My Ipod had a hidden camera
    99 things I learned by listening
    Rowing is my therapy
    Doing life is better than reading about it
    Woody the pirate breaks his vow of silences- tells all!

     Now add your own ……….. friends of Roz 🙂
    With humor, for my favorite environmentalist.

  • Arrrrrrrr,  Woody the pirate sez….
    If ye lubbers would be wantin’ t’ learn pirate lingo, cast yer squinties t’ the bottom….
    larboard o’ yer facebook page n’ swap yer lingo t’ pirate english….

  • Roz, don’t worry, the bus size Upper Atmosphere Research Satellite fell into the Pacific Ocean some time local Saturday morning Pacific Time.

  • Roz, it has occured to me several times that you did not travel clockwise in
    your trip around the world!  (except maybe when your boat was tumbling! )
    No,no…., no need to start over, I just think in clockwise motion. Hee, hee

  • Hi Roz, I never did thank you for replying when I changed my email address several years ago, but it worked & I still look forward to receiving your blog on a daily basis – so thanks!
    In the harbour at my local town of Lyme Regis there is an ocean rowing boat (has a Woodvale advertisment rather than any specific crew or person) moored up & whenever I see it I think of the phenomenal journeys/expeditions that you have undertaken across the oceans. As you draw to a close in this chapter of your life I really admire what you have acheived & indeed inspire in others (myself included) & wish you well for the next phase of your life.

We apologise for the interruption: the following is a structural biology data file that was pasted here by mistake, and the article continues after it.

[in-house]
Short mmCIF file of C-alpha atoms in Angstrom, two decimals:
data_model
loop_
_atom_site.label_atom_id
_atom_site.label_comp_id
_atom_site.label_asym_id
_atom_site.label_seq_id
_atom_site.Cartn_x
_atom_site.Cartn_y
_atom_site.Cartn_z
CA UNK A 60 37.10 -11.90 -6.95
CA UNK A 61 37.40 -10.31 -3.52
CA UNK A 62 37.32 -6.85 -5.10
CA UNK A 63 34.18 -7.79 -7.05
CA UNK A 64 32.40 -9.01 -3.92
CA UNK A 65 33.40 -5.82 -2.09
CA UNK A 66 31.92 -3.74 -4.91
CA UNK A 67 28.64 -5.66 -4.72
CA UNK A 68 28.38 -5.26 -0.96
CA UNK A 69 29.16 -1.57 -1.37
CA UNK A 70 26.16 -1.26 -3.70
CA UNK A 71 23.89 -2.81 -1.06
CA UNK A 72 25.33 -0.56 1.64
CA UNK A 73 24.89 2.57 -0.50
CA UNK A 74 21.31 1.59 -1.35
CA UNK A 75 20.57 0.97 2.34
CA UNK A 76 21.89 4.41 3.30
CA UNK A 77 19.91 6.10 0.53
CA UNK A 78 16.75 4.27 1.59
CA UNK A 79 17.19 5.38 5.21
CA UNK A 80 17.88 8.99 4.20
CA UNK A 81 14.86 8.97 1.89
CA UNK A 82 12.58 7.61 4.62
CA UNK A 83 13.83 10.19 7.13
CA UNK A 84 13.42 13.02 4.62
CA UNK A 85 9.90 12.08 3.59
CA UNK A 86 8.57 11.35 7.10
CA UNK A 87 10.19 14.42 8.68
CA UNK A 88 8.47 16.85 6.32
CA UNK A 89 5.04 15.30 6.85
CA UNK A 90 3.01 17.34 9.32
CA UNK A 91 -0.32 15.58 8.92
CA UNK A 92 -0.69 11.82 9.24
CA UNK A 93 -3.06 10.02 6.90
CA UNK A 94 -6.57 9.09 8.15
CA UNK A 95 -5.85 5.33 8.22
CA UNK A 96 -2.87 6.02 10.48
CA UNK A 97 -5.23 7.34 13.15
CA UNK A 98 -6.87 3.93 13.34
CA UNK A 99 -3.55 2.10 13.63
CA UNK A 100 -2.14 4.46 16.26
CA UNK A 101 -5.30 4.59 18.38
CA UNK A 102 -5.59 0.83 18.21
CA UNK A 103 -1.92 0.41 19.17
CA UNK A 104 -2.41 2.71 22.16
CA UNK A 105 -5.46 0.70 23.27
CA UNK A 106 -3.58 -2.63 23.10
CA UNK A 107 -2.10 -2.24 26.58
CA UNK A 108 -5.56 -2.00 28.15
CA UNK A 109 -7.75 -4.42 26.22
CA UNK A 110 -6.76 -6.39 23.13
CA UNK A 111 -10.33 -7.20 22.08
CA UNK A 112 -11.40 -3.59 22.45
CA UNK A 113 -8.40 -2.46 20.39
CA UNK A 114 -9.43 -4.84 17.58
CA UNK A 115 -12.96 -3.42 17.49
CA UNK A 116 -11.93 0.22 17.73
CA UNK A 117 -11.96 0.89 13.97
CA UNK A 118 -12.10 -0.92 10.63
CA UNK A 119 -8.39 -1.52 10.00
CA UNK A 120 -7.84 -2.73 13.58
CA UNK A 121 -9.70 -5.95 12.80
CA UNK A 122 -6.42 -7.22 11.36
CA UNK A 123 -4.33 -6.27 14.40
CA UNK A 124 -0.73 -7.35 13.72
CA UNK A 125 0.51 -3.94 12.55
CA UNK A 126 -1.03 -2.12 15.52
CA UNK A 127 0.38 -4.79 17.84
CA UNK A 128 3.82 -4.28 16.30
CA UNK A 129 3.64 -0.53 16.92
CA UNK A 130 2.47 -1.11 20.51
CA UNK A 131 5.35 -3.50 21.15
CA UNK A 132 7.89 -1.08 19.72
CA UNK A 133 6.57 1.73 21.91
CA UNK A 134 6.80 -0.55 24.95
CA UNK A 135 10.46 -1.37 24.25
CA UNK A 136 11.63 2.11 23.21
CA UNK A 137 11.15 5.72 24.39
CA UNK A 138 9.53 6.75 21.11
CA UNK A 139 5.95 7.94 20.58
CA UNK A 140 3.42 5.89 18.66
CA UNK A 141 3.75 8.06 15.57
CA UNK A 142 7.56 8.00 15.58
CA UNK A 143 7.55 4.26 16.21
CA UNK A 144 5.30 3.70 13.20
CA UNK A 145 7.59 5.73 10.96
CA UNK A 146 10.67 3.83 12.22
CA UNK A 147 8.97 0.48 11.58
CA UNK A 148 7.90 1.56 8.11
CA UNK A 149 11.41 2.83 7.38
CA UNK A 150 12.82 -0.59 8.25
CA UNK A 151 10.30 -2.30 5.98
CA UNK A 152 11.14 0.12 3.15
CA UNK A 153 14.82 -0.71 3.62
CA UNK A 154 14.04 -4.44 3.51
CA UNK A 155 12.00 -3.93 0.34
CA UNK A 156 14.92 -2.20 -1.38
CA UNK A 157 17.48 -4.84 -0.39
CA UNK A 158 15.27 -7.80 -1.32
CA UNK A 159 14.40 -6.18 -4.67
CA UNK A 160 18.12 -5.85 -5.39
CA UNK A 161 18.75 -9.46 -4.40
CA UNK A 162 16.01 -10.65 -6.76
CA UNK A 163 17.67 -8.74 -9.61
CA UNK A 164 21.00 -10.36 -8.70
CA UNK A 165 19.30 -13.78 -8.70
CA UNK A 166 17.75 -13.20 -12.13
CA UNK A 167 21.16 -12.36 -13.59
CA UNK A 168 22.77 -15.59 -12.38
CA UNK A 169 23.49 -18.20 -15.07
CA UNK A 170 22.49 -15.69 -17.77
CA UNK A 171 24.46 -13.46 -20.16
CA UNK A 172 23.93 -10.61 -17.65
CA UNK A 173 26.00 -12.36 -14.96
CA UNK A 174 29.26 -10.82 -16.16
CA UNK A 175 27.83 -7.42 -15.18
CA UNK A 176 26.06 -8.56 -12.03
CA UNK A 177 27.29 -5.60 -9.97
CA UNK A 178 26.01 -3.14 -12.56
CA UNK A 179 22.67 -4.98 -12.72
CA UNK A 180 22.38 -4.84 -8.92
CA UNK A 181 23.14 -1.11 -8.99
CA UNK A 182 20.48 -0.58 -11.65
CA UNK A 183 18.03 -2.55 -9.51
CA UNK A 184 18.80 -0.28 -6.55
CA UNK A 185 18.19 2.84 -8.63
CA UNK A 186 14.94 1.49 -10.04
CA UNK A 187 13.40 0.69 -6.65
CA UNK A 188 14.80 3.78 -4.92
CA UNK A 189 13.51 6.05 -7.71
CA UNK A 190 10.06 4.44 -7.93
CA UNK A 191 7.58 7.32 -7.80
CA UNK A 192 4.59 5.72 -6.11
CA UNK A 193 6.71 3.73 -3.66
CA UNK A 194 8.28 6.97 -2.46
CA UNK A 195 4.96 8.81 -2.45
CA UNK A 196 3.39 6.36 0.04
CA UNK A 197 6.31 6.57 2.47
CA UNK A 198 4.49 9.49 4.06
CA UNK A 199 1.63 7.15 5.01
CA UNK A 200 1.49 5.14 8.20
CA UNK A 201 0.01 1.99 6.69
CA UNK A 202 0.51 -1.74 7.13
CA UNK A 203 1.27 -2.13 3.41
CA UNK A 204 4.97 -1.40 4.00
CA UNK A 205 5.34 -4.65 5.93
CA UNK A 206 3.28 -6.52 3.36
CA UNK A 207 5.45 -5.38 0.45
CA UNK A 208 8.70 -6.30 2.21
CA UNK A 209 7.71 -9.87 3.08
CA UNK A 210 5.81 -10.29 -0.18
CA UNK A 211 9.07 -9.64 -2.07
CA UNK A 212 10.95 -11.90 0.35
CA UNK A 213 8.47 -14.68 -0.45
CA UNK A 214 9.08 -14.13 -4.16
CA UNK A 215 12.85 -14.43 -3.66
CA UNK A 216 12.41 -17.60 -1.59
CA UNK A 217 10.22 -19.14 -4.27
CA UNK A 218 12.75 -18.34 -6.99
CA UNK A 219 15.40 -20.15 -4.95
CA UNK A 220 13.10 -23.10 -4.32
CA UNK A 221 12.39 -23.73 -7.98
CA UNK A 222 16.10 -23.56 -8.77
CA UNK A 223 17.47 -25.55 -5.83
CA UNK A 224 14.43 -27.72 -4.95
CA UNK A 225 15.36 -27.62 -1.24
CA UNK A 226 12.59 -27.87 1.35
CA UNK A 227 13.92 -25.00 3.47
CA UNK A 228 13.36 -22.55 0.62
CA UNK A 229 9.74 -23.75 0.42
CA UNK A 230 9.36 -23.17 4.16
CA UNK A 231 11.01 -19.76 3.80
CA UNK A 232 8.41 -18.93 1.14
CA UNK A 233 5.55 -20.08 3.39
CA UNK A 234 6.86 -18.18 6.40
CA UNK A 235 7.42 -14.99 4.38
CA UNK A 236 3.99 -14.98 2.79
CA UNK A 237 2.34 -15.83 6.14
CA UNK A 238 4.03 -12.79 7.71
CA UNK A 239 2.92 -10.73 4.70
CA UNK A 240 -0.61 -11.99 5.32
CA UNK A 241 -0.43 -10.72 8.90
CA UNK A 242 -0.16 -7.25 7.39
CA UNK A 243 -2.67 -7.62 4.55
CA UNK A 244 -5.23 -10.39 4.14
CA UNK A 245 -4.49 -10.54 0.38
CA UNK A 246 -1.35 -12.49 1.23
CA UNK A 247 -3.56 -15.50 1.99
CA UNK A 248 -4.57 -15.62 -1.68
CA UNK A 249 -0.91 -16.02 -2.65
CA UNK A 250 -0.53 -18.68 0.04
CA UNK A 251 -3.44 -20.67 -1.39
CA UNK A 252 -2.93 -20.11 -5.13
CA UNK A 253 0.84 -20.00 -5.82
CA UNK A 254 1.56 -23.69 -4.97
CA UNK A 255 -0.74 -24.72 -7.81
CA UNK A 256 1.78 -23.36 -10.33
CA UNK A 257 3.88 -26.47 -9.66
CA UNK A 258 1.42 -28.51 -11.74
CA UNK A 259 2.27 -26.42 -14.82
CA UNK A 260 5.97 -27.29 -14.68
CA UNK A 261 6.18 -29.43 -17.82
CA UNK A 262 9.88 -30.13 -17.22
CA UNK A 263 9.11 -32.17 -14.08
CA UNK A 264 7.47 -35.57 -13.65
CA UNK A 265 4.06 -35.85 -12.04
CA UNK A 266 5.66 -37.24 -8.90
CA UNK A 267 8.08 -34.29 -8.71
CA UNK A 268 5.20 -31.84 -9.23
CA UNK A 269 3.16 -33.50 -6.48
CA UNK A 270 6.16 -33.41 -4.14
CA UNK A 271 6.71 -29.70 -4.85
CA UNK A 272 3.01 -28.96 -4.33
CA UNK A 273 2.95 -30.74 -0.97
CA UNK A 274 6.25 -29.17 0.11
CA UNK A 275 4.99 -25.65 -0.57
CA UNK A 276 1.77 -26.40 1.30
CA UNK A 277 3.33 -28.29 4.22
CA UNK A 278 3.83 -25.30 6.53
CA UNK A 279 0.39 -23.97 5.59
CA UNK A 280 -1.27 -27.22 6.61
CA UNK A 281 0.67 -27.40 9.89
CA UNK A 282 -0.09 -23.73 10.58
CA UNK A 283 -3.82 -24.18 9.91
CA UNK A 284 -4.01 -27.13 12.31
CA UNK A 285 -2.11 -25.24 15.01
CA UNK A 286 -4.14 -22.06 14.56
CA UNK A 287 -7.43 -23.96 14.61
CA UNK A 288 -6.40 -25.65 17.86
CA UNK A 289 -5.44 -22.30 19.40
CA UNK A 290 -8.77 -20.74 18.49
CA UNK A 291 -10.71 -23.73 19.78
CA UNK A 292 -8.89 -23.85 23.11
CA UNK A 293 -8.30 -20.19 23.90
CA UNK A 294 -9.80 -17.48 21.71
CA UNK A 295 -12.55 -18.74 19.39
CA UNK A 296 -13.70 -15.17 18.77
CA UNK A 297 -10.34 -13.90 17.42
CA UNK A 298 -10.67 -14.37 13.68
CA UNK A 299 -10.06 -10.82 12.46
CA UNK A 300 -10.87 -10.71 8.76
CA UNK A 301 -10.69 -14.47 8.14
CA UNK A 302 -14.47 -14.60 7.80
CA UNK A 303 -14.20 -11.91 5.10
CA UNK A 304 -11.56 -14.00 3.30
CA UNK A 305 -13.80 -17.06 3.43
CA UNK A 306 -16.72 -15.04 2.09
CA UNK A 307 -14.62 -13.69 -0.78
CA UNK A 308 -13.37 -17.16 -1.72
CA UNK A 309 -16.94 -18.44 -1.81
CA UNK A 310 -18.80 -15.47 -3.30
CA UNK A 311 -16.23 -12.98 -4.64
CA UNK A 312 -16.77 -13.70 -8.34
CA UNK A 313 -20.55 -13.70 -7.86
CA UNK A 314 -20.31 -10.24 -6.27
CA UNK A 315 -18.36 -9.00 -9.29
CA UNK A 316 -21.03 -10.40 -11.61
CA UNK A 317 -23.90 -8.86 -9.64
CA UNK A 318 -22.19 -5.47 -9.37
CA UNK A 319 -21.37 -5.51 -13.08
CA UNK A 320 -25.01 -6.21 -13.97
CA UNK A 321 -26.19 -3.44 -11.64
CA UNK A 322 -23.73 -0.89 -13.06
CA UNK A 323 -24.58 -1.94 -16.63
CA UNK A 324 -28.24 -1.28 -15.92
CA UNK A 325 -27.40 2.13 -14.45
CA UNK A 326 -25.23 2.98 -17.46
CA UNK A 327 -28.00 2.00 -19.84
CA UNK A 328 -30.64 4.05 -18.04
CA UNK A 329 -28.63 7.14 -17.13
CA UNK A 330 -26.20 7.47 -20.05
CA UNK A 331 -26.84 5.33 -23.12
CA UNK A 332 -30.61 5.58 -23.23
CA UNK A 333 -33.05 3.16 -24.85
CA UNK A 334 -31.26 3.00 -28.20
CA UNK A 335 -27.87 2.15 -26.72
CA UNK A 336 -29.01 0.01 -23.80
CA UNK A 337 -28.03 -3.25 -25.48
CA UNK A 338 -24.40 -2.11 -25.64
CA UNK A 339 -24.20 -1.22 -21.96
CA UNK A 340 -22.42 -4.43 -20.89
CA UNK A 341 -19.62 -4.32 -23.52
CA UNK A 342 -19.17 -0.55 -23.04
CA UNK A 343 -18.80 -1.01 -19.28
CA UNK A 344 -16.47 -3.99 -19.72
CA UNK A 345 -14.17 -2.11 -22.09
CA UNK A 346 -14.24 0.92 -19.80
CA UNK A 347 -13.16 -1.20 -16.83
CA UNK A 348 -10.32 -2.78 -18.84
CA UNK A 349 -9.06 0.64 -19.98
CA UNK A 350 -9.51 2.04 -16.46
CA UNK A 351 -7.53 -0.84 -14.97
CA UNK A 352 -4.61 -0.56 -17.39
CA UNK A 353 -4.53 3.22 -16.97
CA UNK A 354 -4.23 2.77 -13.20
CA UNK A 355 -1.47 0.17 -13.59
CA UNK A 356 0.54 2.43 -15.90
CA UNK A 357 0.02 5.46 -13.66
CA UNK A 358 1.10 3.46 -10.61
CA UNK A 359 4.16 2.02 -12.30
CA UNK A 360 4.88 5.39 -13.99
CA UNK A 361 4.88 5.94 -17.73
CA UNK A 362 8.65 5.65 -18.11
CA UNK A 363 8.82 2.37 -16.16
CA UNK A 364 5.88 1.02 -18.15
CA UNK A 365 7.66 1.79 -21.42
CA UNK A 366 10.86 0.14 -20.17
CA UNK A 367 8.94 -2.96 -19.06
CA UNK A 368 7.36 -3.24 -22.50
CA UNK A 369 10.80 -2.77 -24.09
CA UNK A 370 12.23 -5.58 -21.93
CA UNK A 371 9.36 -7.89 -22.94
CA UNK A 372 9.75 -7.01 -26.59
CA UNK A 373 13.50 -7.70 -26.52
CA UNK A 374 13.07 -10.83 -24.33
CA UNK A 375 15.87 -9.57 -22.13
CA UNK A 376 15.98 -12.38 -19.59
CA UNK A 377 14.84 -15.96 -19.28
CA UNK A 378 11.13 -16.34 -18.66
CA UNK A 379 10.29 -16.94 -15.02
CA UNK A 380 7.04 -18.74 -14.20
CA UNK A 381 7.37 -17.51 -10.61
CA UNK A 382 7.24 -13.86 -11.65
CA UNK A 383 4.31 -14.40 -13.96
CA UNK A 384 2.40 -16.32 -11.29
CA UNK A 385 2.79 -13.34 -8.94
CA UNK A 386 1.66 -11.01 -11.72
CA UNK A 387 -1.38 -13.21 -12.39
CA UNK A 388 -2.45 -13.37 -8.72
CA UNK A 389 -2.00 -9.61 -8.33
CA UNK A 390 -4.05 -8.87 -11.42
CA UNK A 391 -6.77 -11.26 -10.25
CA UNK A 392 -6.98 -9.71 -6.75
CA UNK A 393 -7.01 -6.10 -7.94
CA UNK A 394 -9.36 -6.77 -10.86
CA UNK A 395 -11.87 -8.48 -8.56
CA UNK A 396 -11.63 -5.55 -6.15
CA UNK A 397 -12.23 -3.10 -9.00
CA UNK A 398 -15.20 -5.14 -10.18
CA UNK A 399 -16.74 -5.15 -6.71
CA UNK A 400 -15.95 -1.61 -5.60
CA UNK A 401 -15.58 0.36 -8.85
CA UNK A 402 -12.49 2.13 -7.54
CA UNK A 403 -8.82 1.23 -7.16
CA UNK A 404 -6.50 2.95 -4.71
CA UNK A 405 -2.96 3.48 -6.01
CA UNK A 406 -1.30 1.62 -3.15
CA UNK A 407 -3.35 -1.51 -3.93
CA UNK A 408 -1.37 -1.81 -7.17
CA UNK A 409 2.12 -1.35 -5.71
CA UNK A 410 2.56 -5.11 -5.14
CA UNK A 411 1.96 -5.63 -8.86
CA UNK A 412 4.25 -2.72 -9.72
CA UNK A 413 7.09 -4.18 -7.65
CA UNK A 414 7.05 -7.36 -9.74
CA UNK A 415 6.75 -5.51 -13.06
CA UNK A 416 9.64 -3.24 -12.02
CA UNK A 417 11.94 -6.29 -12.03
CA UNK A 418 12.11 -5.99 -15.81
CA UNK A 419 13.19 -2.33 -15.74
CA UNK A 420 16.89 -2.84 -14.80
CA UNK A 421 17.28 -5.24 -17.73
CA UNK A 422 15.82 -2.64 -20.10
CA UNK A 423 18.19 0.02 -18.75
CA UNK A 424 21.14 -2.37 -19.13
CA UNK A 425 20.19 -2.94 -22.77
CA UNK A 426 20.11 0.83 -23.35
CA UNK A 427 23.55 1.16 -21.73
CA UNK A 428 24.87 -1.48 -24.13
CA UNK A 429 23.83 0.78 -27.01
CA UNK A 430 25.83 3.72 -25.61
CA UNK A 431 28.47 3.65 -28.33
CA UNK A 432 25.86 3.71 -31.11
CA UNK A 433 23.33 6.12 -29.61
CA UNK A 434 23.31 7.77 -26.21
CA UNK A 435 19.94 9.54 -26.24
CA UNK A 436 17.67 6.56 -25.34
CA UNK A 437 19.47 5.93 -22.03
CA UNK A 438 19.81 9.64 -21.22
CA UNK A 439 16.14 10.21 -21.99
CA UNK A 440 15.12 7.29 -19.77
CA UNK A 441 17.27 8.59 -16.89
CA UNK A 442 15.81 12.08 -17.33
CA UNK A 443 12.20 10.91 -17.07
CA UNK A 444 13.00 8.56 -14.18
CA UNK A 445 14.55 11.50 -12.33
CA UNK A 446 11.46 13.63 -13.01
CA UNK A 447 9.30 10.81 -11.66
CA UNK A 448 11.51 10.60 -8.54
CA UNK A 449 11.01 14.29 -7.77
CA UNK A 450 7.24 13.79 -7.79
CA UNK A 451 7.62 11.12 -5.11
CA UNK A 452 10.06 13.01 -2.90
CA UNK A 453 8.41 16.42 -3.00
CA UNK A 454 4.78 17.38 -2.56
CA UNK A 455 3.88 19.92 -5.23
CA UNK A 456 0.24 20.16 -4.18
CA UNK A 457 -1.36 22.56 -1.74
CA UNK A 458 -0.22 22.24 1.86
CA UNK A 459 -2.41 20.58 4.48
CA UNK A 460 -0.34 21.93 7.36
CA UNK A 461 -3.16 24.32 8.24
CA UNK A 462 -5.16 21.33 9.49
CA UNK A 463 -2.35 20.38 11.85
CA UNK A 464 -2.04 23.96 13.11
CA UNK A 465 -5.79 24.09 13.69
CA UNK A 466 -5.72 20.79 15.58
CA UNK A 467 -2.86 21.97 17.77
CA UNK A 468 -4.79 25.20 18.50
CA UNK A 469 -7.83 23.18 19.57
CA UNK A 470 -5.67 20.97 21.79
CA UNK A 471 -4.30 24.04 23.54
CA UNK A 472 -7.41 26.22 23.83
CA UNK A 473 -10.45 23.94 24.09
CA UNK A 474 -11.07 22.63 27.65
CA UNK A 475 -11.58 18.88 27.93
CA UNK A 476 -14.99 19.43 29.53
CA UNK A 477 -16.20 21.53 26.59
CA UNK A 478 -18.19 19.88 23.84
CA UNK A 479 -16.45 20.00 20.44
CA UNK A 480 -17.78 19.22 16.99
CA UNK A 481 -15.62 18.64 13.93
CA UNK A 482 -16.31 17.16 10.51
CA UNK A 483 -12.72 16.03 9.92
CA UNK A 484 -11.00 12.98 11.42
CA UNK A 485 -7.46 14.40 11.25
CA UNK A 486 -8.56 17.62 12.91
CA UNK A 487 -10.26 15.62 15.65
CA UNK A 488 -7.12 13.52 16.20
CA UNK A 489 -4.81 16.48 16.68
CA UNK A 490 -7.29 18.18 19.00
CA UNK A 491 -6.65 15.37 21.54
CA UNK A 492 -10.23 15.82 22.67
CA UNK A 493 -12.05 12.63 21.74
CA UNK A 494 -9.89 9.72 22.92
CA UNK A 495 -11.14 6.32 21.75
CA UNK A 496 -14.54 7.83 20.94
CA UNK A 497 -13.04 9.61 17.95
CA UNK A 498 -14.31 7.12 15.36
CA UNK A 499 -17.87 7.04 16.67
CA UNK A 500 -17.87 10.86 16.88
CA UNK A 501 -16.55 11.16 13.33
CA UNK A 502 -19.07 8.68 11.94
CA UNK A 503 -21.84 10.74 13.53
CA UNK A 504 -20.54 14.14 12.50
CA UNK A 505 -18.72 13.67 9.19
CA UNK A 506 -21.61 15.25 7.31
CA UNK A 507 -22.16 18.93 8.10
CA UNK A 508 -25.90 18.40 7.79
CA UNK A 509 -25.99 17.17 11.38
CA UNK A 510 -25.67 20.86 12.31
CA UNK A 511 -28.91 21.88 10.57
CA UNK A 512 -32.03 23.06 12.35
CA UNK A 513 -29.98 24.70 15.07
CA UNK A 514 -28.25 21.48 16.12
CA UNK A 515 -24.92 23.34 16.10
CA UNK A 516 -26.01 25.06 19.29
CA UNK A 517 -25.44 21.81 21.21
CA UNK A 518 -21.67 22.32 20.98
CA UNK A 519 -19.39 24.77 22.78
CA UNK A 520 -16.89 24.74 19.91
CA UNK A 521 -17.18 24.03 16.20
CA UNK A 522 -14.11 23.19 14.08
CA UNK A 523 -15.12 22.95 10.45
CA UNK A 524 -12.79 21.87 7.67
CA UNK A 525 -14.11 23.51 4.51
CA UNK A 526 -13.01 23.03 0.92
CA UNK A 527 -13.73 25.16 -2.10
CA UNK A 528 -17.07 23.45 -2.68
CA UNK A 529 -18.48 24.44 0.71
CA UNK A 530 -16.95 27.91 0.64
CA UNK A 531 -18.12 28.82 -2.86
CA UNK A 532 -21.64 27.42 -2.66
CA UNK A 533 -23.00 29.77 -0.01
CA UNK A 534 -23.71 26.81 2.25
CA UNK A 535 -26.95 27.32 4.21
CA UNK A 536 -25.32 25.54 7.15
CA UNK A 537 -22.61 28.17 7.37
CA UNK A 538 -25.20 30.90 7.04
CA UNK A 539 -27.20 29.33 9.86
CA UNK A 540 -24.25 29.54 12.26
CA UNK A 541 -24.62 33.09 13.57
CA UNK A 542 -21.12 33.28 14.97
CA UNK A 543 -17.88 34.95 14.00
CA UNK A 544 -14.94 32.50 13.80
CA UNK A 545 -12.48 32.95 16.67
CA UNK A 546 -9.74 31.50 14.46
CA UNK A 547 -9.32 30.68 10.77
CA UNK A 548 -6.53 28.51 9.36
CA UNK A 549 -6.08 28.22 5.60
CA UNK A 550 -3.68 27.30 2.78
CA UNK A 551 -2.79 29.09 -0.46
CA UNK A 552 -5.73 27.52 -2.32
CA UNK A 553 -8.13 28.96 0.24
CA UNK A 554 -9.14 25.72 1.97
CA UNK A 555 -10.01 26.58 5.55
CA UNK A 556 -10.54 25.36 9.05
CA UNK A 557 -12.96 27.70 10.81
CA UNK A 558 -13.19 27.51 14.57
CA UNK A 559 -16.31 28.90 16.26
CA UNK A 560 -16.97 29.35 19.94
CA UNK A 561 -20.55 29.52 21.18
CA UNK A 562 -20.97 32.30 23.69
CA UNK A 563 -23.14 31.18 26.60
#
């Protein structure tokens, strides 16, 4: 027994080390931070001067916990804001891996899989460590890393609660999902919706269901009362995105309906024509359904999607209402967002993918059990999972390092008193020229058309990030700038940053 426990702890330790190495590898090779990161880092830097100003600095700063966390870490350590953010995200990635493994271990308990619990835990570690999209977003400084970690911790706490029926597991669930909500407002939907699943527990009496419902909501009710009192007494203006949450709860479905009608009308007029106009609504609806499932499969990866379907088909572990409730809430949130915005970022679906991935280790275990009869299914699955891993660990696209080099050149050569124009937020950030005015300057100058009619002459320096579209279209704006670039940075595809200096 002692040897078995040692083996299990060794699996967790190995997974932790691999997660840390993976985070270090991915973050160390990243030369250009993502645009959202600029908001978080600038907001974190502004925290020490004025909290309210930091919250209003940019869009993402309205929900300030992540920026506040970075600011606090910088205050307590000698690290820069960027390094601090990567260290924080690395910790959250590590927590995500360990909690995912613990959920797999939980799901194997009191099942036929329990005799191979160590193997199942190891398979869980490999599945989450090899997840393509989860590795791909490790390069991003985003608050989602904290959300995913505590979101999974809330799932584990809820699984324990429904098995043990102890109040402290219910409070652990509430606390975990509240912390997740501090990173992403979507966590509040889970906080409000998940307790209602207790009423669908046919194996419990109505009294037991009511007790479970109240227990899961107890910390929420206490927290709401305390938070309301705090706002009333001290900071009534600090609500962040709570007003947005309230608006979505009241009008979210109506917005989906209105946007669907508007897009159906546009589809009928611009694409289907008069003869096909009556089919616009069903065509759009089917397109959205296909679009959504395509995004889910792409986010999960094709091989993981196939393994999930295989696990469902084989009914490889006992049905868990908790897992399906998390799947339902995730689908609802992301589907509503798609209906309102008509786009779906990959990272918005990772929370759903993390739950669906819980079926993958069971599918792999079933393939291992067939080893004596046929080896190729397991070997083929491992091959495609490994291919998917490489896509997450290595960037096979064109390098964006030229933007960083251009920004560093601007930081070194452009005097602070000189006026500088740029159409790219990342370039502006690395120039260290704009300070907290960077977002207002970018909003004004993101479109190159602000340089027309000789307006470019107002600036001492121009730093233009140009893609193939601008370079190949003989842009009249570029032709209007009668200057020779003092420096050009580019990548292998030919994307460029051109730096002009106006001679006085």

Finally I wanted to say thanks also for introducing me to Kickstarter back in November 2009 during your walk to Copenhagen. I returned to the site in April of this year to support a TED fellow (Collen Flanigan) who successfully raised funds to create an artificial reef using a low voltage metal matrix in Cancun Marine Park. 
    Have supported several other environmental causes as well as other creative projects, it really is a force for good. 
    Sebastian Copeland an explorer, photographer & environmental advocate (based in LA) is currently trying to raise $15,000 to purchase equipment to film his 3,000 mile journey over 85-90 days East to West across Antarctica to raise environmental awareness of this amazing continent. He is currently 28% funded with a deadline of the end of October. I wondered if it would be possible to mention him or do a link to his website to reach your blog community/followers. I realize this may be an impudent request especially as you donot have internet access yourself but I feel strongly that his project is one that needs greater backing & awareness. 
    Wishing you all the best for a safe landfall in Mauritius & no doubt a very welcome drink or two!

    Mike Clark

  • I liked your list … out of thirteen only two were technology related the rest were all very low carbon footprint 🙂 … item 6 will be waiting for you in Sydney on your next visit …